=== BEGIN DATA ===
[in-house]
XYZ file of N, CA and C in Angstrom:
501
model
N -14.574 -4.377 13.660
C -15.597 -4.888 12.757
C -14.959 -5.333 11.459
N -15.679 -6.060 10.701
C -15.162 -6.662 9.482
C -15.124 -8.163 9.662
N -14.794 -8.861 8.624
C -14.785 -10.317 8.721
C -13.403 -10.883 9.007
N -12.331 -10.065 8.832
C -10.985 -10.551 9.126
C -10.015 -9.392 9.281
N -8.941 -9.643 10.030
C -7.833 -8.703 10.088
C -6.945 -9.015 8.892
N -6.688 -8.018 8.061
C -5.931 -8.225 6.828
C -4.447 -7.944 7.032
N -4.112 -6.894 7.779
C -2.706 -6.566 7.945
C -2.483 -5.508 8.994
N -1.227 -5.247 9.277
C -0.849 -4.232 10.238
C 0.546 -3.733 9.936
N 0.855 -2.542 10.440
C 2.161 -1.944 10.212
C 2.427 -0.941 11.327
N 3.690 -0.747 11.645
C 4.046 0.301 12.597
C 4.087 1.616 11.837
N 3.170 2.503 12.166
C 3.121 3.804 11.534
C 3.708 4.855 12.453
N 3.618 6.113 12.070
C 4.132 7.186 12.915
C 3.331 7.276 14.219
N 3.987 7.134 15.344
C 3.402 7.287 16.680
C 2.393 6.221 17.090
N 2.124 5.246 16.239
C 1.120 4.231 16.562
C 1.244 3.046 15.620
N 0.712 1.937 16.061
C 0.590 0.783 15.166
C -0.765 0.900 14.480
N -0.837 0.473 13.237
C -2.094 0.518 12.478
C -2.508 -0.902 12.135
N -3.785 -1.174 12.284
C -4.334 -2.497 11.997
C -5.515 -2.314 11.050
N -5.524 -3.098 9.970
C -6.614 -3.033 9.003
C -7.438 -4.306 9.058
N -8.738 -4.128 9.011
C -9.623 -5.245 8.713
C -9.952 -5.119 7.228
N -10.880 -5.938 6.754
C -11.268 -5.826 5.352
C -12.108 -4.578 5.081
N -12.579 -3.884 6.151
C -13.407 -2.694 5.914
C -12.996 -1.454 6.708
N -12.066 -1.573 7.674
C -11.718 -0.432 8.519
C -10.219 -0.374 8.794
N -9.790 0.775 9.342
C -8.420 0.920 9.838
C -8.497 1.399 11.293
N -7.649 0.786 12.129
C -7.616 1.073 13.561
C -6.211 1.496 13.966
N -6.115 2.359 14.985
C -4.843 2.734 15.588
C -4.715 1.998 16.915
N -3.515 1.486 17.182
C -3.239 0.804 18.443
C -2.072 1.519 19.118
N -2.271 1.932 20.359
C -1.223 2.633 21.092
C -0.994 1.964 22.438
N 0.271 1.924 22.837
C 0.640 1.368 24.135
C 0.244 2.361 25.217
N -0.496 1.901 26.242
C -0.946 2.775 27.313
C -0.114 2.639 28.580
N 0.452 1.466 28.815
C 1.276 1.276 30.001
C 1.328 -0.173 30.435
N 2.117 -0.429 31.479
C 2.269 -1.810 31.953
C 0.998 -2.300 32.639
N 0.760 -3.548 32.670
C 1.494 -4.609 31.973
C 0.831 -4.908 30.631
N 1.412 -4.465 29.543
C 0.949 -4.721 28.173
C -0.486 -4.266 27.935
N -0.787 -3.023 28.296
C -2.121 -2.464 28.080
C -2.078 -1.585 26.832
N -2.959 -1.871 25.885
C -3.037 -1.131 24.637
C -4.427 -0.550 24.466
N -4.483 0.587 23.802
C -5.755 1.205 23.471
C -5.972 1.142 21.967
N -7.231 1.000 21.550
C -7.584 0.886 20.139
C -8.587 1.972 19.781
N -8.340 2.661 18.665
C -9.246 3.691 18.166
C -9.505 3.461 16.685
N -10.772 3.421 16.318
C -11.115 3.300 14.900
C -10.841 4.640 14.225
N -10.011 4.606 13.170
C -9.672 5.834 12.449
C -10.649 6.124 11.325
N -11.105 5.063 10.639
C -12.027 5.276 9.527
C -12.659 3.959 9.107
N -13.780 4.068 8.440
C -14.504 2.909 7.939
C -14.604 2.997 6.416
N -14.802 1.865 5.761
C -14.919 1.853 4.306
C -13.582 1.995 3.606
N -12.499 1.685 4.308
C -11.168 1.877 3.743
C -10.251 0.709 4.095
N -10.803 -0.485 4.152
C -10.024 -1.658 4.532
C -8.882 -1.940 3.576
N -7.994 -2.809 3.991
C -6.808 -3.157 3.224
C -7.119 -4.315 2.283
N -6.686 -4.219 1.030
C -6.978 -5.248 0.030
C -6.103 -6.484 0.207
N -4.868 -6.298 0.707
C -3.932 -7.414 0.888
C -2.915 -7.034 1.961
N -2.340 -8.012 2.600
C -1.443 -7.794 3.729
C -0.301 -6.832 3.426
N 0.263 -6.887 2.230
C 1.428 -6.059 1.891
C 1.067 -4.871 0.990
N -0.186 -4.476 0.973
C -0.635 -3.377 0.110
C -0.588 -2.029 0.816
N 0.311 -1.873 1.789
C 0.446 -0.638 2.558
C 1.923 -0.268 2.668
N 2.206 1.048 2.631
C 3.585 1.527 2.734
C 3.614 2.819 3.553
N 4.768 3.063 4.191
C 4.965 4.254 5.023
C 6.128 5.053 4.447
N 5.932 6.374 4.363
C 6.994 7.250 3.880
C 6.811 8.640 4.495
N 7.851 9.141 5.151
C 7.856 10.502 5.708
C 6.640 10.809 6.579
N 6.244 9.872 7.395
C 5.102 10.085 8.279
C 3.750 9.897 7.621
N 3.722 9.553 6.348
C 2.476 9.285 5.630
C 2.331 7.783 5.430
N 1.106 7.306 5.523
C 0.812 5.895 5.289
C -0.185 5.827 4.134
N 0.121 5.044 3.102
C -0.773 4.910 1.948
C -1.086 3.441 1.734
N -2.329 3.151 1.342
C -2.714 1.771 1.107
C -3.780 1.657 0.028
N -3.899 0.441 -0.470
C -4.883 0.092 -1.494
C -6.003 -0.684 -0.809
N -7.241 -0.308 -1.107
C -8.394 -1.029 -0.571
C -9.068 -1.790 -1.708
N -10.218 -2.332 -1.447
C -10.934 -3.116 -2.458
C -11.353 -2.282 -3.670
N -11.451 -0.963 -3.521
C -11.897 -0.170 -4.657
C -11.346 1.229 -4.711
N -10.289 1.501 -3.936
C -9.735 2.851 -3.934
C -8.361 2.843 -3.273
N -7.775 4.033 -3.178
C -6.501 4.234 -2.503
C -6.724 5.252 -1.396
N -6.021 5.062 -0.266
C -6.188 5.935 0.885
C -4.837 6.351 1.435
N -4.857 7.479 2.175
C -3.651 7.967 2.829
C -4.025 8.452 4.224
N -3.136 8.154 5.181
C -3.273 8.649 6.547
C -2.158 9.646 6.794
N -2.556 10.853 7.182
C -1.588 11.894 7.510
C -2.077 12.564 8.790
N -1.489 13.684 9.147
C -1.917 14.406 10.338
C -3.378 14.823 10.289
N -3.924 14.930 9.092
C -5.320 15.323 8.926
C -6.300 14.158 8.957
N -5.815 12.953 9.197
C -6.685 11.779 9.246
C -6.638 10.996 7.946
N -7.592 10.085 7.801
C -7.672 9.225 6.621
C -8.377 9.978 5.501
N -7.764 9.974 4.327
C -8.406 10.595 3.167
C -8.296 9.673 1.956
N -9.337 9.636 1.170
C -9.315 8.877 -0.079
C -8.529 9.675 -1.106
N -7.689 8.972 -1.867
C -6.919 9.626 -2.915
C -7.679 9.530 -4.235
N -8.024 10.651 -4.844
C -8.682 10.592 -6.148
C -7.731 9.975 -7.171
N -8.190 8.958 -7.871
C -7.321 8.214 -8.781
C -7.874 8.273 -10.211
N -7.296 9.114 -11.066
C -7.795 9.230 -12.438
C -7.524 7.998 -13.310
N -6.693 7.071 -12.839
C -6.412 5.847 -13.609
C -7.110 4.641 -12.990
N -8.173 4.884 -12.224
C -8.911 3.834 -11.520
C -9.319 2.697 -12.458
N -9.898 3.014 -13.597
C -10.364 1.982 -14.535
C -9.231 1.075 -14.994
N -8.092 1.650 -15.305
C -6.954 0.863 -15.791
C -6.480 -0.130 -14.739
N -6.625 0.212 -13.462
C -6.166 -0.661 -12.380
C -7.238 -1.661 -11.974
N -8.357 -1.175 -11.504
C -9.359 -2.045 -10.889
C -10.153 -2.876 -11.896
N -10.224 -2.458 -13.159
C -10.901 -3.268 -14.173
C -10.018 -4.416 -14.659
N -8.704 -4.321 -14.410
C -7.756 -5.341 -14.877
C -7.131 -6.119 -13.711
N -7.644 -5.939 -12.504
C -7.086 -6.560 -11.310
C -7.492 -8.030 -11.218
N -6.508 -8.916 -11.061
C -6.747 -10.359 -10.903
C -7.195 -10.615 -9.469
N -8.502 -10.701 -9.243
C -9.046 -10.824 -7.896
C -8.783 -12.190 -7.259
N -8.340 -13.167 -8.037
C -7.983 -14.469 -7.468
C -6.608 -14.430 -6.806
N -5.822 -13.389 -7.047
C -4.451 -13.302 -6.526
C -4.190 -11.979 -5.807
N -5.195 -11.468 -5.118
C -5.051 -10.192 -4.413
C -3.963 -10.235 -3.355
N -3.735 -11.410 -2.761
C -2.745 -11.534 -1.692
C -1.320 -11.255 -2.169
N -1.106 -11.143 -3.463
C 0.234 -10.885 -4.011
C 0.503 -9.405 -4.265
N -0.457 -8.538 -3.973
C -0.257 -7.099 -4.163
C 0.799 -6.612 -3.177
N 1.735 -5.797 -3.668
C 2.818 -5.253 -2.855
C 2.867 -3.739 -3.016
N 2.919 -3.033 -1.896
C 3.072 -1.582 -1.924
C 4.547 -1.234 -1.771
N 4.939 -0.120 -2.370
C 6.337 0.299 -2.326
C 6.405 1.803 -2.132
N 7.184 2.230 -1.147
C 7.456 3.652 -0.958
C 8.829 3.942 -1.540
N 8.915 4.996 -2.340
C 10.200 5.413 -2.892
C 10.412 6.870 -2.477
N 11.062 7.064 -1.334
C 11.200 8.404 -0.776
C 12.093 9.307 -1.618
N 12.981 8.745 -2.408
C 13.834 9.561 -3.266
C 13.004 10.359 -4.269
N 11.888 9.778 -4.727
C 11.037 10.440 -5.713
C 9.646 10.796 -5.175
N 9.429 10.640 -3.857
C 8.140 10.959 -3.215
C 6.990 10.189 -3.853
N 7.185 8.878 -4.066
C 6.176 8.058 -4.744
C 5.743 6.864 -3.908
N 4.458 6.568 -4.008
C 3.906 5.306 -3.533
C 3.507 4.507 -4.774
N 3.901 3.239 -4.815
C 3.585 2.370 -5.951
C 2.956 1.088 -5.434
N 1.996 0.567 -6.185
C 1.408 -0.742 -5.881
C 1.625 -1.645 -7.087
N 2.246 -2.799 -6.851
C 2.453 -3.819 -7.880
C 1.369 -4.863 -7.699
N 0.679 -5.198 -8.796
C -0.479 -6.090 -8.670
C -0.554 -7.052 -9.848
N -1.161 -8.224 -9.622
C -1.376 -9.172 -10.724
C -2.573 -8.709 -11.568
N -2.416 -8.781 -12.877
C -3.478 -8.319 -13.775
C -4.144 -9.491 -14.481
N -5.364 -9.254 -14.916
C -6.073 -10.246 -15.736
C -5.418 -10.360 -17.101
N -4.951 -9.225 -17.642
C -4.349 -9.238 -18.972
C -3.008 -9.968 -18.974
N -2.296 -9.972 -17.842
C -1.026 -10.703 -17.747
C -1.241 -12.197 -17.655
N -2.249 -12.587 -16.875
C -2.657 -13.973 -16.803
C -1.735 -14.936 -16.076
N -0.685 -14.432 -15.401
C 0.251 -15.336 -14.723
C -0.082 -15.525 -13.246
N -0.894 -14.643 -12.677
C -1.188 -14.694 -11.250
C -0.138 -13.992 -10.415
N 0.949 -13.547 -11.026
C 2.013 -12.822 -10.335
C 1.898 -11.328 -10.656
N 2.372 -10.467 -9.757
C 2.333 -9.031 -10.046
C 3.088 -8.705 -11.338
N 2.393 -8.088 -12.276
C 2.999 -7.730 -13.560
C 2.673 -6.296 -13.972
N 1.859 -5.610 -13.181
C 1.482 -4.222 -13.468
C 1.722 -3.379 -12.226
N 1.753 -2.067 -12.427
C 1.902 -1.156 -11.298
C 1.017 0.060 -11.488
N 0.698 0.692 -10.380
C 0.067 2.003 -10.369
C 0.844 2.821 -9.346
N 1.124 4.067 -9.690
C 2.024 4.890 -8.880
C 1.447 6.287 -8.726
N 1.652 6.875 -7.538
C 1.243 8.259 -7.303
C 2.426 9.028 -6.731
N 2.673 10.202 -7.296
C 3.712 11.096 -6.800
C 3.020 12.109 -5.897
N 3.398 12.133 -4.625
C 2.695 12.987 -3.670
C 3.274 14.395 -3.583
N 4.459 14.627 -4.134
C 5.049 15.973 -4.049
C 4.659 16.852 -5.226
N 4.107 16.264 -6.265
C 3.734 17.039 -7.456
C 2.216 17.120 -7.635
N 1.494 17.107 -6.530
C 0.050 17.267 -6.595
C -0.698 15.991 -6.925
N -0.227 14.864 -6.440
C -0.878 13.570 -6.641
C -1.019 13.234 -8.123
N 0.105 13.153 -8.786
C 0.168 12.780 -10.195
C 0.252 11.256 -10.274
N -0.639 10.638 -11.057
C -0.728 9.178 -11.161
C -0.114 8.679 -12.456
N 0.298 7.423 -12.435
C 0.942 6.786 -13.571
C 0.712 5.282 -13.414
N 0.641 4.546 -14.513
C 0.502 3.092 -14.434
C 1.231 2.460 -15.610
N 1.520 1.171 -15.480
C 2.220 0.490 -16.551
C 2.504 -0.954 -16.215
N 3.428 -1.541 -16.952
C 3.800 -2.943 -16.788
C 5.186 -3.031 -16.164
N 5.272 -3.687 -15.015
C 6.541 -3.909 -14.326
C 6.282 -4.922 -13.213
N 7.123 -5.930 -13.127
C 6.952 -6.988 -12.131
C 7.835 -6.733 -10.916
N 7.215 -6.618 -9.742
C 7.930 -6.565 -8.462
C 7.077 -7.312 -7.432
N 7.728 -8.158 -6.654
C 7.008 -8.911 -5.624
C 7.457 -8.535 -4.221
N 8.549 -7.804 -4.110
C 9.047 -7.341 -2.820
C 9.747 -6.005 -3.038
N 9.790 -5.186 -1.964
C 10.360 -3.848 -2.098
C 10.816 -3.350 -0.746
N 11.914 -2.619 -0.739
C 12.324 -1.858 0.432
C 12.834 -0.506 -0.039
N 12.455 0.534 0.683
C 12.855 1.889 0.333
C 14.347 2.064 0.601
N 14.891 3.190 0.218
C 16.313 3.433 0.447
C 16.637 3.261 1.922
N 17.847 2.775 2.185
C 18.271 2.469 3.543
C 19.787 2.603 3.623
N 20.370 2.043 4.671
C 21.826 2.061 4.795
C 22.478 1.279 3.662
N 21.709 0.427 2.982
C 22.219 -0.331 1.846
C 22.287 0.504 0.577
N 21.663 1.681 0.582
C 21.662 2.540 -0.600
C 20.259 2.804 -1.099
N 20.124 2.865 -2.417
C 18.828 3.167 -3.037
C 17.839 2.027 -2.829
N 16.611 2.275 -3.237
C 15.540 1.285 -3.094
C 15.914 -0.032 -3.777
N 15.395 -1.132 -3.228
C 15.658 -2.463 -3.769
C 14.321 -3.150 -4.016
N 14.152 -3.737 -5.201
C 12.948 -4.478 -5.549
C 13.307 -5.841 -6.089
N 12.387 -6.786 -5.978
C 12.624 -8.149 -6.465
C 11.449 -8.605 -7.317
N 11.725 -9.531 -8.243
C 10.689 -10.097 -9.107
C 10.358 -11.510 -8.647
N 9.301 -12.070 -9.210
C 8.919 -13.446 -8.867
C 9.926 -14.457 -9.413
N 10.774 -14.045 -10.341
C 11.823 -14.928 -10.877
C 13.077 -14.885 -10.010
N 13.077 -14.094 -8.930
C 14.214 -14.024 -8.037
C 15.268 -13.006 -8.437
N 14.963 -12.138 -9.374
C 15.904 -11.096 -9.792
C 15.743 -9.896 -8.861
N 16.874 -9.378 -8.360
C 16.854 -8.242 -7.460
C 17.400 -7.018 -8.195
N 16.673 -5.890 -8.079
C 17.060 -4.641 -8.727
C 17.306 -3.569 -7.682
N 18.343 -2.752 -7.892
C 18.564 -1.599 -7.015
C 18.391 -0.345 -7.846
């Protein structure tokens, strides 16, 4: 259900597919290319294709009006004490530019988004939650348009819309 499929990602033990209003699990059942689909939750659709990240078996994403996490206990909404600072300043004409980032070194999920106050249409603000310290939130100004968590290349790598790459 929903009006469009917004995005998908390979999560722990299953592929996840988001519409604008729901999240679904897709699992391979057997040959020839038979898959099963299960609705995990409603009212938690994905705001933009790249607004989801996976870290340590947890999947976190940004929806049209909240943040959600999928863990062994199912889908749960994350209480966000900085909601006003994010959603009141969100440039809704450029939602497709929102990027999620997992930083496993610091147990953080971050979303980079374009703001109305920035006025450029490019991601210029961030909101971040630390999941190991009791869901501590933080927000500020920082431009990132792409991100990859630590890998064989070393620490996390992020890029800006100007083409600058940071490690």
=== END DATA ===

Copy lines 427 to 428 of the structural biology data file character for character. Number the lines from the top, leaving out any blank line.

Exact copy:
C 5.186 -3.031 -16.164
N 5.272 -3.687 -15.015